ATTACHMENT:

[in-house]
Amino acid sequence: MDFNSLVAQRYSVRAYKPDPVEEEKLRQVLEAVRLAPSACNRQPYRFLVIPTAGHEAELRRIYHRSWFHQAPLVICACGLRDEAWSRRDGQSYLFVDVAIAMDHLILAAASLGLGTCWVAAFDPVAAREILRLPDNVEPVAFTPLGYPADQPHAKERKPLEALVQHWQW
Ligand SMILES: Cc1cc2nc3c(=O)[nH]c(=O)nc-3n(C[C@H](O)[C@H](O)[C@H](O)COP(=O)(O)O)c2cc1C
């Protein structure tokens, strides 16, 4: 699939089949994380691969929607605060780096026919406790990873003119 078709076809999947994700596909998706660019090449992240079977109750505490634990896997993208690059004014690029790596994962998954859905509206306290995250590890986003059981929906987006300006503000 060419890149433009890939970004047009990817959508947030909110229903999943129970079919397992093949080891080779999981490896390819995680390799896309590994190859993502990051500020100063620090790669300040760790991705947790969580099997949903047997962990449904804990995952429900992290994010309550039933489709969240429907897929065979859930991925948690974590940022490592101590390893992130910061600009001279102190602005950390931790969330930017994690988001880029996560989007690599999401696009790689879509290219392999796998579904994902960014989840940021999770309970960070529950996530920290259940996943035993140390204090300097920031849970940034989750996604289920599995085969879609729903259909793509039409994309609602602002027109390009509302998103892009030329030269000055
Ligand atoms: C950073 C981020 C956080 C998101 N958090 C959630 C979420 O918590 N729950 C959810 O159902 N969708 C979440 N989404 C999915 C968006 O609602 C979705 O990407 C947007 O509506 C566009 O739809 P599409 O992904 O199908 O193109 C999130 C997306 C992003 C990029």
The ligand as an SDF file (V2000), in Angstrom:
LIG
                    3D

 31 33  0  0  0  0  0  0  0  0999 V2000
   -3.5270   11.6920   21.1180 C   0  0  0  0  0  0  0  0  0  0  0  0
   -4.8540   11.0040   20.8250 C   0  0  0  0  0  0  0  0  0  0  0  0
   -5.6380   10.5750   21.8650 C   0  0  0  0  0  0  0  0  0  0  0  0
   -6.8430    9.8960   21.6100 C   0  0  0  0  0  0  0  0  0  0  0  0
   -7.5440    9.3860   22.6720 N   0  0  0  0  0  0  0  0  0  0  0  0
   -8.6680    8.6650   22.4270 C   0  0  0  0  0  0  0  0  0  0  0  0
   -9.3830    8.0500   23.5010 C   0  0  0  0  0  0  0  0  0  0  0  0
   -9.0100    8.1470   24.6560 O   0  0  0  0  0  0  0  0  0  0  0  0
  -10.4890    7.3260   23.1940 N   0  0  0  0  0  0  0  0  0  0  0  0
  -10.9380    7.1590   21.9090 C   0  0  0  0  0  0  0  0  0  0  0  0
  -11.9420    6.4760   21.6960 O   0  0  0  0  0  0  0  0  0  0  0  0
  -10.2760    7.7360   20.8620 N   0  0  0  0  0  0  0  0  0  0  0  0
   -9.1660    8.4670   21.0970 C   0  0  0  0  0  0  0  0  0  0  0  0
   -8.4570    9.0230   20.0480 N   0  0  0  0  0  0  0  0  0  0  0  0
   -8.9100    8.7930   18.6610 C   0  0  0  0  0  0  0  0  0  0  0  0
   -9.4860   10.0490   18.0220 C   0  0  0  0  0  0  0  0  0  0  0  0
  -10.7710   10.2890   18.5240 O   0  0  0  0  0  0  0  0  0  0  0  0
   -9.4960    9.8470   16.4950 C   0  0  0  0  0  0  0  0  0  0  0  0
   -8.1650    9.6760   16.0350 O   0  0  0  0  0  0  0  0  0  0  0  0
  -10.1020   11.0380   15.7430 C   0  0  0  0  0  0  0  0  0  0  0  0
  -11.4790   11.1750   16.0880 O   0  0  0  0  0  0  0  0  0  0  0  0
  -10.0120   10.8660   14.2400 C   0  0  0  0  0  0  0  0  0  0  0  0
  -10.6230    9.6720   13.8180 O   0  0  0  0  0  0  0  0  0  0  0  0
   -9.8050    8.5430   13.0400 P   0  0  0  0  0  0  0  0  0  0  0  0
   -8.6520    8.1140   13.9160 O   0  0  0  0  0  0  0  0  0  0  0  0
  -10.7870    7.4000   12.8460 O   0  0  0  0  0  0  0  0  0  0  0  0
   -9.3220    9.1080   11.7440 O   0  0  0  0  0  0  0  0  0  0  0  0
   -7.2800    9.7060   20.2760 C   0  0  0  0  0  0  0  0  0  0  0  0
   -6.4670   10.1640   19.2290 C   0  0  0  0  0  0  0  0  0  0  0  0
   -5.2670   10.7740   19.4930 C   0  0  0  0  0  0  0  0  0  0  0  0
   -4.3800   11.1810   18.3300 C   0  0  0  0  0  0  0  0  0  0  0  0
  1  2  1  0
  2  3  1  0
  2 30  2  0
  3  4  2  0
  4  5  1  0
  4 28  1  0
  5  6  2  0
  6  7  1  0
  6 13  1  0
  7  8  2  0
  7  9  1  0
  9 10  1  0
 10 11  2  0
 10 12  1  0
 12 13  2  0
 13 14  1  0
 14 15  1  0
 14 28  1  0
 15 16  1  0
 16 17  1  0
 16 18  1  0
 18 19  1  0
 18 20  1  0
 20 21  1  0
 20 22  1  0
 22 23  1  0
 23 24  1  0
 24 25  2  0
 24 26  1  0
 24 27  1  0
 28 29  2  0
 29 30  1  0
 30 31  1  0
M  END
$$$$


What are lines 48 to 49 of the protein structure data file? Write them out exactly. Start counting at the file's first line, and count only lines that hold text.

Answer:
  6  7  1  0
  6 13  1  0